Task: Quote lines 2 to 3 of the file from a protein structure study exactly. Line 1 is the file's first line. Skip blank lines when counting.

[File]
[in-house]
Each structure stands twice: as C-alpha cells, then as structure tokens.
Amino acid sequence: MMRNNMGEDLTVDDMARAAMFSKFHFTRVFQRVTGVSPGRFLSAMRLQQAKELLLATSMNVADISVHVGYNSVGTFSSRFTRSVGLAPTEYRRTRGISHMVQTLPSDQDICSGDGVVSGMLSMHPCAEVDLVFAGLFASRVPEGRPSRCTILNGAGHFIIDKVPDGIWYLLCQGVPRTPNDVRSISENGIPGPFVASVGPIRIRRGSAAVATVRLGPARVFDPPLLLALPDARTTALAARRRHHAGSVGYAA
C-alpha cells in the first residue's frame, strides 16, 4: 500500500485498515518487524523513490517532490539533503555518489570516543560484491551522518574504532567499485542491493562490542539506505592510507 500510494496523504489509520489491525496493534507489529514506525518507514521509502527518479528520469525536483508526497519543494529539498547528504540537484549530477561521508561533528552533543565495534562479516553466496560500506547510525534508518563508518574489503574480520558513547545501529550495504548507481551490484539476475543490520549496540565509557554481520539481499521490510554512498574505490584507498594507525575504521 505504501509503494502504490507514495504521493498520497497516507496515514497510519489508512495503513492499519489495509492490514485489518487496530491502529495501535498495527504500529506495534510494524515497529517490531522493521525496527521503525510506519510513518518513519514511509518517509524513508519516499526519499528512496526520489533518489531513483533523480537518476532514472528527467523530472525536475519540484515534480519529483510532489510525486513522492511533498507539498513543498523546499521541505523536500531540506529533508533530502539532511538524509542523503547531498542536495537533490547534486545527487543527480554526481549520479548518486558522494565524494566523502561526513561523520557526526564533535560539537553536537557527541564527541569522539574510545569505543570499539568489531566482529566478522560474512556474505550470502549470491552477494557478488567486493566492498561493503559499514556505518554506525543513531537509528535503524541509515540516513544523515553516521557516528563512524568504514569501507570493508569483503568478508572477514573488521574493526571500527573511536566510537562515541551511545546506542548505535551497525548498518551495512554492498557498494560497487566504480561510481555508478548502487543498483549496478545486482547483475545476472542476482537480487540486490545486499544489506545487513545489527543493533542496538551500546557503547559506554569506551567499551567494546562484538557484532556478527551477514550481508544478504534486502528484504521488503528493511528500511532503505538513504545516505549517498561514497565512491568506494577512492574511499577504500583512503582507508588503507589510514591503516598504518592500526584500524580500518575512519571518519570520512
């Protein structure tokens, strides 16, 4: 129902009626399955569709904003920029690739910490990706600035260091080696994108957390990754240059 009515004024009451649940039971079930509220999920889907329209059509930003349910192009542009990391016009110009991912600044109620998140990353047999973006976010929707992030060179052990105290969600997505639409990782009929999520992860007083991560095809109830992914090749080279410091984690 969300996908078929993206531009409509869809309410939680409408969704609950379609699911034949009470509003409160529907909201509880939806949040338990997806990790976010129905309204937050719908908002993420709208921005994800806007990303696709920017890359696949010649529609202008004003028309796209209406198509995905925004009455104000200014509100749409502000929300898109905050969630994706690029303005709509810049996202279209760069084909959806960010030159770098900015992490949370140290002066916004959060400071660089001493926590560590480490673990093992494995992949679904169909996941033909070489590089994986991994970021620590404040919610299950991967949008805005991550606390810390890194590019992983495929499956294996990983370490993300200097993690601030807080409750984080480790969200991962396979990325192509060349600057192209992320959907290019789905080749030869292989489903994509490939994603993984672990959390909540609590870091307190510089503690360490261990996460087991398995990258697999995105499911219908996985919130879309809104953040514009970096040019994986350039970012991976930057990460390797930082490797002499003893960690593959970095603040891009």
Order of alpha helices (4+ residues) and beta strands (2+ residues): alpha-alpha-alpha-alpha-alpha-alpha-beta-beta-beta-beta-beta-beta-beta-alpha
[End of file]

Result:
Each structure stands twice: as C-alpha cells, then as structure tokens.
Amino acid sequence: MMRNNMGEDLTVDDMARAAMFSKFHFTRVFQRVTGVSPGRFLSAMRLQQAKELLLATSMNVADISVHVGYNSVGTFSSRFTRSVGLAPTEYRRTRGISHMVQTLPSDQDICSGDGVVSGMLSMHPCAEVDLVFAGLFASRVPEGRPSRCTILNGAGHFIIDKVPDGIWYLLCQGVPRTPNDVRSISENGIPGPFVASVGPIRIRRGSAAVATVRLGPARVFDPPLLLALPDARTTALAARRRHHAGSVGYAA